New Guidelines for Hormone Replacement Therapy

In 2002, we learnt that in post-menopausal women, hormone replacement therapy (HRT) with estrogen was doing more harm than good. The study, Women’s Health Initiative trial, involved 16,608 post-menopausal women, aged 50 to 79. Because of these findings, the study was discontinued early.

The harmful effects of estrogen therapy were: 41 percent increase in stroke, 29 percent increase in heart attacks, doubling of rates of blood clots in the legs and lungs, 26 percent increase in breast cancer and 22 percent increase in total cardiovascular disease.

But the report also said HRT has benefits: 37 percent reduction in cases of colorectal cancer, 33 percent reduction in hip fractures, no difference in total death rate from all causes and controls hot flashes.

Women have been taking estrogen to relieve post-menopausal symptoms for many years. In 1940s, pharmaceutical companies started producing estrogen from pregnant mare’s urine called Premarin. Twenty years later, the drug was being recommended for women who showed evidence of estrogen lack. Practically, all women over the age of 50. But things changed after 2002. According media reports, the highly publicized research led to a sharp drop in HRT prescriptions, to about five million prescriptions last year from 12 million in 2002.

The new guidelines from the Society of Obstetricians and Gynaecologists of Canada say hormone replacement therapy is safe and effective when used immediately at the onset of menopause and for a relatively short time. That means it would be safe to use HRT in women in their 50s to relieve their hot flashes, night sweats and vaginal dryness. And they should discontinue using HRT within five years.

The new guidelines were announced after a committee of experts re-examined the data from the previous study and came to the conclusion that the age at which women begin taking HRT, the dose and the duration all have an influence on risk. The guidelines do not endorse the use of complementary therapies as there is little or no evidence that herbal products sold for the treatment of menopausal symptoms have any benefit.

Women are advised to take control of their lives. Many problems (mood swings, insomnia, osteoporosis and difficulty concentrating) can be alleviated with lifestyle changes – weight control, healthy eating, exercise, no smoking, stress relief and meditation.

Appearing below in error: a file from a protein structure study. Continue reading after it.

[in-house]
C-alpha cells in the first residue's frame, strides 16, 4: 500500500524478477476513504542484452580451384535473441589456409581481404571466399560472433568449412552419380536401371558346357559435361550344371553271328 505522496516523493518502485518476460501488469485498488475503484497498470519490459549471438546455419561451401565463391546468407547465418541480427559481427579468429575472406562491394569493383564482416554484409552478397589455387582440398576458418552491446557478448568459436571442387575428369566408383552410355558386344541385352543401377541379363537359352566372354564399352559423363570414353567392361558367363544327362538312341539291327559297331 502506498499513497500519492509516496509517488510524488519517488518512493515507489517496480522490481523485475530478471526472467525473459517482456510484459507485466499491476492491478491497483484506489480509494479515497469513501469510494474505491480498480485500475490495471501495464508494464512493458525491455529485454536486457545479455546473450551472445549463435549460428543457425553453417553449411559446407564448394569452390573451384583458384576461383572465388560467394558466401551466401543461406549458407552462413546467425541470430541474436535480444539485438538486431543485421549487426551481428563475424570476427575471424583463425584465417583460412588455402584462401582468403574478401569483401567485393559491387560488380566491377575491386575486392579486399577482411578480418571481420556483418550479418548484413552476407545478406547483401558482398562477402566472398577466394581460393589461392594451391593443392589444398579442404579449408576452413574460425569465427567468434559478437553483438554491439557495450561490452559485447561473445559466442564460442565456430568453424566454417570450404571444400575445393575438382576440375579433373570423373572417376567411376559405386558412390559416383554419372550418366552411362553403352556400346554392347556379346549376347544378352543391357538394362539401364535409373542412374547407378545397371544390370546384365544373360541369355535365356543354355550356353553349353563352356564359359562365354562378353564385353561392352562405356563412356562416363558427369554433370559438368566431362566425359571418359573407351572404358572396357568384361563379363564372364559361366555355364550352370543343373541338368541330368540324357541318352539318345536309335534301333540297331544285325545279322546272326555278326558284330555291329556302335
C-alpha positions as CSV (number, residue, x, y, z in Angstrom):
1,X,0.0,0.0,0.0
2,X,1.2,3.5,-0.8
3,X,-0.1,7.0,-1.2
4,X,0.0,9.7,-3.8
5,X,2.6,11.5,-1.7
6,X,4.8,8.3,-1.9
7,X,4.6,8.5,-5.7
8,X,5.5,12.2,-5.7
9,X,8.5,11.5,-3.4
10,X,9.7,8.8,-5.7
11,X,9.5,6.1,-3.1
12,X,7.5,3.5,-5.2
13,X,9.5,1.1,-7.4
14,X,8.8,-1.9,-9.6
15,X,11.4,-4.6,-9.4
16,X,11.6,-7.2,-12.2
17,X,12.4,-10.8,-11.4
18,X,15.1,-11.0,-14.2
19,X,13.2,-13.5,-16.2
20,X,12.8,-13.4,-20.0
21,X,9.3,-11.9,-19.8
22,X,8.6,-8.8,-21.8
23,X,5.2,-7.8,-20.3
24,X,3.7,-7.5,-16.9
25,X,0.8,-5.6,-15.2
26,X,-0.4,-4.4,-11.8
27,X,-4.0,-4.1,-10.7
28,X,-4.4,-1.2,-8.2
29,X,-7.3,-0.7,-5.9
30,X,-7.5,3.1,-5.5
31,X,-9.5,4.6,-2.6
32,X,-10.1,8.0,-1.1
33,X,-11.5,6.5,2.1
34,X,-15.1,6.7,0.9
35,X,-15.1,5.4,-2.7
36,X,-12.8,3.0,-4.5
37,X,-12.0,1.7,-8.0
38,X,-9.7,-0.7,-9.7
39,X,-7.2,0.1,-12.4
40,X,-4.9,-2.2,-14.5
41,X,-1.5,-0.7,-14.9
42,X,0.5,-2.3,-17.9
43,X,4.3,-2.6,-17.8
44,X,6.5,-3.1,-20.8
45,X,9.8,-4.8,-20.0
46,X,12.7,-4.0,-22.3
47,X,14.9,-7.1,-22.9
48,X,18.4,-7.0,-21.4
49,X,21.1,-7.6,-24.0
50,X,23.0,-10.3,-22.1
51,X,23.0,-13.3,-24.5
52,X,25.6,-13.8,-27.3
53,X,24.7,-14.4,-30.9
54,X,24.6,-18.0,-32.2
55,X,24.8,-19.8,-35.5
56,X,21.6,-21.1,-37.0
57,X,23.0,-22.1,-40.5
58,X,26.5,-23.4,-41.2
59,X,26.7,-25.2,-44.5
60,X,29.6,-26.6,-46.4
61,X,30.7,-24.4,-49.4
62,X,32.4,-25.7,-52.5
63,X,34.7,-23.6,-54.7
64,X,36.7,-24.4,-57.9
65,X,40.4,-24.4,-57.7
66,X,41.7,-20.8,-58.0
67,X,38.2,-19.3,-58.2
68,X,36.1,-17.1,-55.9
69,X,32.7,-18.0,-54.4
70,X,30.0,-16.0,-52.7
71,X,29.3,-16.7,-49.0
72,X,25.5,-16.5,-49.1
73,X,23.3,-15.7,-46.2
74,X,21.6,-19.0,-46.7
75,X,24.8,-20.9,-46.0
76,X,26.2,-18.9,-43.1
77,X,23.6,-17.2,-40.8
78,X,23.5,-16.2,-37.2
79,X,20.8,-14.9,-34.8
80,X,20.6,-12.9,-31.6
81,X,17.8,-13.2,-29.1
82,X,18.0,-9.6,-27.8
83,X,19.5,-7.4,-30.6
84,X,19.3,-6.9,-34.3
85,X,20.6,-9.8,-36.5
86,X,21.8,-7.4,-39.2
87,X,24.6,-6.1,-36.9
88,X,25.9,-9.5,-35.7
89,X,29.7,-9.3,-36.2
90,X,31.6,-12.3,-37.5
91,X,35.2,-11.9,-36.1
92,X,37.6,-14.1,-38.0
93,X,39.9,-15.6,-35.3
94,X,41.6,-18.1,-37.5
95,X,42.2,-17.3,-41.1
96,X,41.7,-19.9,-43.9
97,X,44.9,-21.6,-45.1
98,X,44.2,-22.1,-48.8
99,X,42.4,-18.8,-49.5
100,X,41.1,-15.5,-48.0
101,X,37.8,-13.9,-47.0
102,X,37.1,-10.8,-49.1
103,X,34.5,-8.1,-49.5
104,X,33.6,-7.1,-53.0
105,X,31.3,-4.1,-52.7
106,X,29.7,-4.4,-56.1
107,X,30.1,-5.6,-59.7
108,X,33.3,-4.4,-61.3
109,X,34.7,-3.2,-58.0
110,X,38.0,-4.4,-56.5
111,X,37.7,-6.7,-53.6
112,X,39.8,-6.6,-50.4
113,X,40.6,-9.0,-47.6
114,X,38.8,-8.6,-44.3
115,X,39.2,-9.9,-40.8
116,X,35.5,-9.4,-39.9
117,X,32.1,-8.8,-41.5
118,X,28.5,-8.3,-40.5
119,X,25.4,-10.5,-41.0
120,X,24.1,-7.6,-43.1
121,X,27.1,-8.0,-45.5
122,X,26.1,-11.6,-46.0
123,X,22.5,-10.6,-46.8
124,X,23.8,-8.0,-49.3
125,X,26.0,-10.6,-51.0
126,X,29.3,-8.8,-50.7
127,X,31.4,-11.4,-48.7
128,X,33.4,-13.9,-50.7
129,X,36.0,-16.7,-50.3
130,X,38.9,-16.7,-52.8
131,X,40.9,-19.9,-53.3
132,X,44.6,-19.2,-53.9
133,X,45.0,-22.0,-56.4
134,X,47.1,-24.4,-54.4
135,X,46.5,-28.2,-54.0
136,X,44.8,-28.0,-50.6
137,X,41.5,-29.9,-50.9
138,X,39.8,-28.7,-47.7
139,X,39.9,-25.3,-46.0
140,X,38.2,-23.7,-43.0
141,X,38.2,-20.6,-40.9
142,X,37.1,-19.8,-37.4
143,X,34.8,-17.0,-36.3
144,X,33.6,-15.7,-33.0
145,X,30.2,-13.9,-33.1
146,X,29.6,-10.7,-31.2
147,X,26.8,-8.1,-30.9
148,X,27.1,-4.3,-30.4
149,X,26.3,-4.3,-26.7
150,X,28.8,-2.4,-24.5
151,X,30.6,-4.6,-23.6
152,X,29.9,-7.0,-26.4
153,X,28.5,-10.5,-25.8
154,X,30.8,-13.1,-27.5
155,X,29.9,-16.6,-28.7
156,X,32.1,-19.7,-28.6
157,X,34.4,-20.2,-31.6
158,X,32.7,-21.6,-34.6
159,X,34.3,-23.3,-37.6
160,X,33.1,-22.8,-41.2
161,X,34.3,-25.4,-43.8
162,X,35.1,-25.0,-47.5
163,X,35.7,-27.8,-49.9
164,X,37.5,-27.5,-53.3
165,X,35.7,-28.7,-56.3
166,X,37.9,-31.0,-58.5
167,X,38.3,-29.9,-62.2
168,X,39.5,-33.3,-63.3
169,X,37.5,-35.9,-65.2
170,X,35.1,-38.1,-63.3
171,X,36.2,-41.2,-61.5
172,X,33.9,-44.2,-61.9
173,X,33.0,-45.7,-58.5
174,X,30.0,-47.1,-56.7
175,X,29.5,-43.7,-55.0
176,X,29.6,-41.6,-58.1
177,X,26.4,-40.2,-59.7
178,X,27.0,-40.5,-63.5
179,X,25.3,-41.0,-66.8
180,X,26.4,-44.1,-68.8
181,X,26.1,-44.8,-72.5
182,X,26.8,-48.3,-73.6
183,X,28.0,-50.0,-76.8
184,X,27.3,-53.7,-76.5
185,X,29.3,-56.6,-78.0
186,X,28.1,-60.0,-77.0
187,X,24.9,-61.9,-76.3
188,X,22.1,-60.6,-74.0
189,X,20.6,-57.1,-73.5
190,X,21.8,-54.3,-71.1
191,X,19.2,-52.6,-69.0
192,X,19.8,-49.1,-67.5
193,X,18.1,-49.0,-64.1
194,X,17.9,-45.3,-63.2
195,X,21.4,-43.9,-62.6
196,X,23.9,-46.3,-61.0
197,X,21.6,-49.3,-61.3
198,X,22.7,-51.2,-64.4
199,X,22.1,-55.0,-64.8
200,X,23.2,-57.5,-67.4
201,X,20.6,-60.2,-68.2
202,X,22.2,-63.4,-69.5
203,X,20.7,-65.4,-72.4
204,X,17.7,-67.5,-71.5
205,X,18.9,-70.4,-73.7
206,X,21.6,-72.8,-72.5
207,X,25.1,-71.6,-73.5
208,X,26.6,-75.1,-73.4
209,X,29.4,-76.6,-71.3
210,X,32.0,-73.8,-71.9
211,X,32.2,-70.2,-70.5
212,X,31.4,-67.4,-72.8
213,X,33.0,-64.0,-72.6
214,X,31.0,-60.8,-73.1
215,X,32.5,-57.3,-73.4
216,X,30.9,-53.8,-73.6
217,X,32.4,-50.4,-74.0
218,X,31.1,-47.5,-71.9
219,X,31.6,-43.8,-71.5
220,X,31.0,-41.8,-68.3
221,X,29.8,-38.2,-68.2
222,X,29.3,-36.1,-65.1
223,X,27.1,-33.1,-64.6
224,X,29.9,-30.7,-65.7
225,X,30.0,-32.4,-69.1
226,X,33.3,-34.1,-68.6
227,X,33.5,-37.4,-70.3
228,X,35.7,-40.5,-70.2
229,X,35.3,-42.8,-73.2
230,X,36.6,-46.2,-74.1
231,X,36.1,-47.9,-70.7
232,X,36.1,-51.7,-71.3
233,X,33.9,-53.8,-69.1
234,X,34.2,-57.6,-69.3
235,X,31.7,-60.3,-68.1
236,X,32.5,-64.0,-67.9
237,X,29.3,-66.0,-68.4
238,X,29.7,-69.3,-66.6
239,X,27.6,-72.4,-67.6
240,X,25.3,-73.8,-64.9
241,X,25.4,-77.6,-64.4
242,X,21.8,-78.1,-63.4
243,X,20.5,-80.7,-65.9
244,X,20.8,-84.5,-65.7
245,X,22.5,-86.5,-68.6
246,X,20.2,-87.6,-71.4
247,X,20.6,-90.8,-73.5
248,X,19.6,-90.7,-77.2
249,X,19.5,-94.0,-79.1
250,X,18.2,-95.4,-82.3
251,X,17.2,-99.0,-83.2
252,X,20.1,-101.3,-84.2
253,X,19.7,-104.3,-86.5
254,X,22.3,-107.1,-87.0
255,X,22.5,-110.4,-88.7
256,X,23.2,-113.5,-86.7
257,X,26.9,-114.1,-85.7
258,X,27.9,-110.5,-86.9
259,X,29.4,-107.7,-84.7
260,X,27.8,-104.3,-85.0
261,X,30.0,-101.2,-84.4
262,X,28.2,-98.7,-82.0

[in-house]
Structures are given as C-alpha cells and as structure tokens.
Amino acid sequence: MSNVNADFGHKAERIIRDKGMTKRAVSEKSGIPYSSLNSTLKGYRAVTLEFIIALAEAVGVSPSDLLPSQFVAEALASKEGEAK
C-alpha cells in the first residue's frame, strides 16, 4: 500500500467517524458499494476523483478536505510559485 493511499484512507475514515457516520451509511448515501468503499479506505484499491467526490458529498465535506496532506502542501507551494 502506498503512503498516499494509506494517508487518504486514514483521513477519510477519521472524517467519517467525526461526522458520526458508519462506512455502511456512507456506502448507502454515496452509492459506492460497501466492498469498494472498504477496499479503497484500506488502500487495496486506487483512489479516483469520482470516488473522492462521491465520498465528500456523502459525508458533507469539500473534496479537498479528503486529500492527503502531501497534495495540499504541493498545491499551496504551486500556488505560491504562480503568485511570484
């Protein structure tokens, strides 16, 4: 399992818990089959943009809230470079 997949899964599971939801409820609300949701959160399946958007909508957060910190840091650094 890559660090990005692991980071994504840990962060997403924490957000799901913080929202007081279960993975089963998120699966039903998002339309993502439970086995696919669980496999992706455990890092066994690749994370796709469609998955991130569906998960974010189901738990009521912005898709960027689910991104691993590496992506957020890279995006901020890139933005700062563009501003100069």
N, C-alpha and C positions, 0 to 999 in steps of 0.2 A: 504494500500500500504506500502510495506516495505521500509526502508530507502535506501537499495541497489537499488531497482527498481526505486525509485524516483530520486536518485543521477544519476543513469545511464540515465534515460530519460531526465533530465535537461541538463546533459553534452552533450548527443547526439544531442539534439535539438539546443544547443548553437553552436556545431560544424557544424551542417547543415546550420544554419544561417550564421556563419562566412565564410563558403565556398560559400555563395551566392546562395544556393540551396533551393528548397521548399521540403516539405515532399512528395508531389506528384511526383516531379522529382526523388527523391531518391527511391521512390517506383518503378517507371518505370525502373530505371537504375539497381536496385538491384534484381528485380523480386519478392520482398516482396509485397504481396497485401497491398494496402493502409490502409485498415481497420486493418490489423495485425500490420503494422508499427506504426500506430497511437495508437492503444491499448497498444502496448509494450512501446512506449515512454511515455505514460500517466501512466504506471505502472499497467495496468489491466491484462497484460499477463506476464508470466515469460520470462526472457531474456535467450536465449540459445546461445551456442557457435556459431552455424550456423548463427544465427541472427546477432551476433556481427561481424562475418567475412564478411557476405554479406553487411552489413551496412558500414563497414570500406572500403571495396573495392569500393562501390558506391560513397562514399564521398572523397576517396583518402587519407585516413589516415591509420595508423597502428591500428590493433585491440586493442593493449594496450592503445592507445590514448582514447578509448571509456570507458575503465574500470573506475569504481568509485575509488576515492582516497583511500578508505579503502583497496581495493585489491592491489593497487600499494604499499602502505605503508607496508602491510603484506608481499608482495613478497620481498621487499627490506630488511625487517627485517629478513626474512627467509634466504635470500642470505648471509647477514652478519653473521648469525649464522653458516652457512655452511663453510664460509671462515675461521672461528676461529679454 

So, what should women do now? Why do experts change their minds about such things? First they create a panic then it takes them seven years to come back and say you are ok to take it within certain limitations.

I guess that is the nature of medical science. There is so much we know and again there is so much we do not know. Physicians find this as frustrating as the general public. Some women are going to be quite upset, may be even angry and frustrated, that they were deprived of HRT when they needed it. But it is never too late to sit down with your doctor and discuss your symptoms and indication for HRT.

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Quitting HRT

Couple of weeks ago, we published a column on hormone replacement therapy (HRT). The column reported on Women’s Health Initiative (WHI) trial. The trial was suddenly stopped because it was found that HRT (estrogen and progestin) in post-menopausal women was responsible for:

-41 percent increase in stroke
-29 percent increase in heart attacks
-doubling of rates of blood clots in the legs and lungs
-26 percent increase in breast cancer
-22 percent increase in total cardiovascular disease.

But, it also said that HRT has benefits:

-37 percent reduction in cases of colorectal cancer
-33 percent reduction in hip fractures
-no difference in total death rate from all causes
-controls hot flashes

After reading that column, a lady wrote:

“I have been on HRT for around eight to 10 years, and after reading your column in the paper, I totally stopped using the HRT.”

This lady was scared that now she is off HRT she will get “emotional problems” and she had started to get hot flashes. She was worried because she could not get to see her doctor for three weeks!